2013 Annual Meeting of the Renaissance Society of America, San Diego
IAS-Sponsored Session

Collections and Objects of Knowledge: Books, Gardens, and Studioli

Sheraton Marina Tower, Lower Level – Nautilus 4
Saturday, April 6, 2013, 3:45-5:15pm

Organizers and Chairs: Sarah R. Kyle, University of Central Oklahoma, and Jennifer D. Webb, University of Minnesota Duluth


Susan Nalezyty, George Washington University
“Townhouse and Villa: Pietro and Bernardo Bembo’s orti and studioli in Padua”

Pietro Bembo owned a substantial art collection and library befitting his notable intellectual interests. A lifelong labor to assemble, it did not begin with Pietro; he inherited rich visual arts and a library from his father, Bernardo. Personal and professional differences determined the types of objects that they acquired, the sorts of artistic projects they patronized, and the uses to which they put their rare material remains. They invited an exclusive audience of artists and writers, who not only studied their objects on exhibit, but informed their hosts’ purchases, and crafted their portraits as worldly, intellectual men of letters, who welcomed visitors to revel in the didactic lessons of the visual. Like readership gleaned from marginalia in a text, contemporary viewership may be recovered about this family’s lavish interiors and exteriors.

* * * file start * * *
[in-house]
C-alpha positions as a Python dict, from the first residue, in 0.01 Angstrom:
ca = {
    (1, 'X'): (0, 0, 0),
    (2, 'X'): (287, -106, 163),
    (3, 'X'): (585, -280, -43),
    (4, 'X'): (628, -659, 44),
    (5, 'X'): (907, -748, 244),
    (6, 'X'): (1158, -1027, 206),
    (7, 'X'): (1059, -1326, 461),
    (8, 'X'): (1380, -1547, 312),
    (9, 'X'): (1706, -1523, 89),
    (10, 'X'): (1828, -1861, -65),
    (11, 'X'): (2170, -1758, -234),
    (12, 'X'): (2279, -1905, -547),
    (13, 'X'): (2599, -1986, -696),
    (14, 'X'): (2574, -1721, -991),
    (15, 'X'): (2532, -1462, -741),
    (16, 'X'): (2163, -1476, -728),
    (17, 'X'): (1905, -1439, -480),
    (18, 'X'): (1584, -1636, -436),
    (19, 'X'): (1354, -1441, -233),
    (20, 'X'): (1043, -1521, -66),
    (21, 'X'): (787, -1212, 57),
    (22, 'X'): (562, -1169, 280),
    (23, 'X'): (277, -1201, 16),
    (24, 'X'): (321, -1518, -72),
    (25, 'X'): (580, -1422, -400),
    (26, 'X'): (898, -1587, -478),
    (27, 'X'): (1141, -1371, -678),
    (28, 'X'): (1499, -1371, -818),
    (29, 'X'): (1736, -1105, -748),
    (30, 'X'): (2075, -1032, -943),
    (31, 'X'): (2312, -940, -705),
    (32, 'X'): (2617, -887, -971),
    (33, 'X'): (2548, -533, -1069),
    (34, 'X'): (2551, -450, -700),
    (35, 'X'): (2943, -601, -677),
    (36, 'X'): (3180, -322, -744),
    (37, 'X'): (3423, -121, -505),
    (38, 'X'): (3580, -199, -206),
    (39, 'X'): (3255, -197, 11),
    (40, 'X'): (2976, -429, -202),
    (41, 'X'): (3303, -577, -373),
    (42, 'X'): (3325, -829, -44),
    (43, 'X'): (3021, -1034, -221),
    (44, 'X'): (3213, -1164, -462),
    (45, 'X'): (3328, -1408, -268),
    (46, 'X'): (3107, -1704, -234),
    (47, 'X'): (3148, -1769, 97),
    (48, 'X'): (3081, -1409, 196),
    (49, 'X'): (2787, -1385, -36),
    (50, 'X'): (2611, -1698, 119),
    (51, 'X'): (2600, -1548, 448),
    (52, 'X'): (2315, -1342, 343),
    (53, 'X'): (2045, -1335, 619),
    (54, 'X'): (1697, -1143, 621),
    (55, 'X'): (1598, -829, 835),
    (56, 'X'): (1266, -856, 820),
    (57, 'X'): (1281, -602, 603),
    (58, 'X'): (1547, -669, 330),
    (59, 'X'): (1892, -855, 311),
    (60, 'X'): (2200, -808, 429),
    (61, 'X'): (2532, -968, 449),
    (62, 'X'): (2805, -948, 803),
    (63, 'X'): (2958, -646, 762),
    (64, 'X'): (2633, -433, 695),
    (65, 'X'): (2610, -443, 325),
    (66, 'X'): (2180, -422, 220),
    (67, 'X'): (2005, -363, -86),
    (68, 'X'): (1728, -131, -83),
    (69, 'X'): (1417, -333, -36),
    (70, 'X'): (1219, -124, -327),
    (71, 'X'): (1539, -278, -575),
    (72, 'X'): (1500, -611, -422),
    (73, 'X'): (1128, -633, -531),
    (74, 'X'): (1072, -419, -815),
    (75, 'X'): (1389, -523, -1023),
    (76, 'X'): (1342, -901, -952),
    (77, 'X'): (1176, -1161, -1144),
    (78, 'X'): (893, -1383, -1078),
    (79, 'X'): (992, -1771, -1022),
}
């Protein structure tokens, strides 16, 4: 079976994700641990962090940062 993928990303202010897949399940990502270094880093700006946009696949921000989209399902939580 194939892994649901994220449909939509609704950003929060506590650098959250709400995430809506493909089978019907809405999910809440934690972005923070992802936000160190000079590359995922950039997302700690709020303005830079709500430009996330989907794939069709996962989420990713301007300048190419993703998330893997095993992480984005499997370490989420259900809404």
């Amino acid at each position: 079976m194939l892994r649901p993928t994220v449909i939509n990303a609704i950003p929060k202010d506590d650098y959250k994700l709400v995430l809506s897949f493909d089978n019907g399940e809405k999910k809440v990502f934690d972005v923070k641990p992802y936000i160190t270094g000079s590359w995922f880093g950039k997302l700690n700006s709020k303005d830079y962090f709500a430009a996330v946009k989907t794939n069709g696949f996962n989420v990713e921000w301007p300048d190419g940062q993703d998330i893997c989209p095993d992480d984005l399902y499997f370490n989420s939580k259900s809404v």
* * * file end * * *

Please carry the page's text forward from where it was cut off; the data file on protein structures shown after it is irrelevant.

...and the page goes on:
Joan Boychuk, University of British Columbia
"Parataxis and Disjunctive Time: Joris Hoefnagel’s Artistic Interaction with the Habsburg Kunstkammer"

In the 1590s, the court artist, Joris Hoefnagel, engaged in a visual dialogue with two calligraphic model books that had been inscribed twenty years earlier by the imperial scribe, Georg Bocskay. Originally commissioned by Emperor Ferdinand I, the two manuscripts eventually passed to the collections of Ferdinand’s grandson, Emperor Rudolf II. While in Rudolf’s possession, the books were given to Hoefnagel to embellish with a pictorial response to the preexisting text; this he did by employing a variety of strategies stemming from current epistemological practices, including natural history and emblematics. Transecting time and media, the manuscripts point to novel ways artists could engage with and contribute to princely collections. Indeed, they indicate the ways artists could respond to objects within such collections and thereby make their own mark in the production of knowledge at the early modern court.

Kelley Magill, University of Texas at Austin
"Collecting the Catacombs: Early Modern Drawing Collections of Christian Antiquities"

Because of their significance as both ancient historical sources and powerful devotional images, drawings of the catacombs circulated widely and inspired diverse responses and interpretations among early modern Catholic scholars and reformers. Following the discovery of the painted catacombs on Via Salaria in 1578, Alfonso Chacón and Philips van Winghe formed the first extensive collections of drawings documenting the early Christian frescoes, sarcophagi, and inscriptions found in the catacombs. Antonio Bosio copied and expanded upon these earlier collections and commissioned a series of engravings after his collection of over two hundred drawings after the catacombs for his treatise, Roma sotterranea. I argue that the reproduction and interpretation of early Christian antiquities in the catacombs impacted historical and theological systems of knowledge in early modern Rome by responding to urgent issues concerning the history of Catholic tradition and post-Tridentine reforms.

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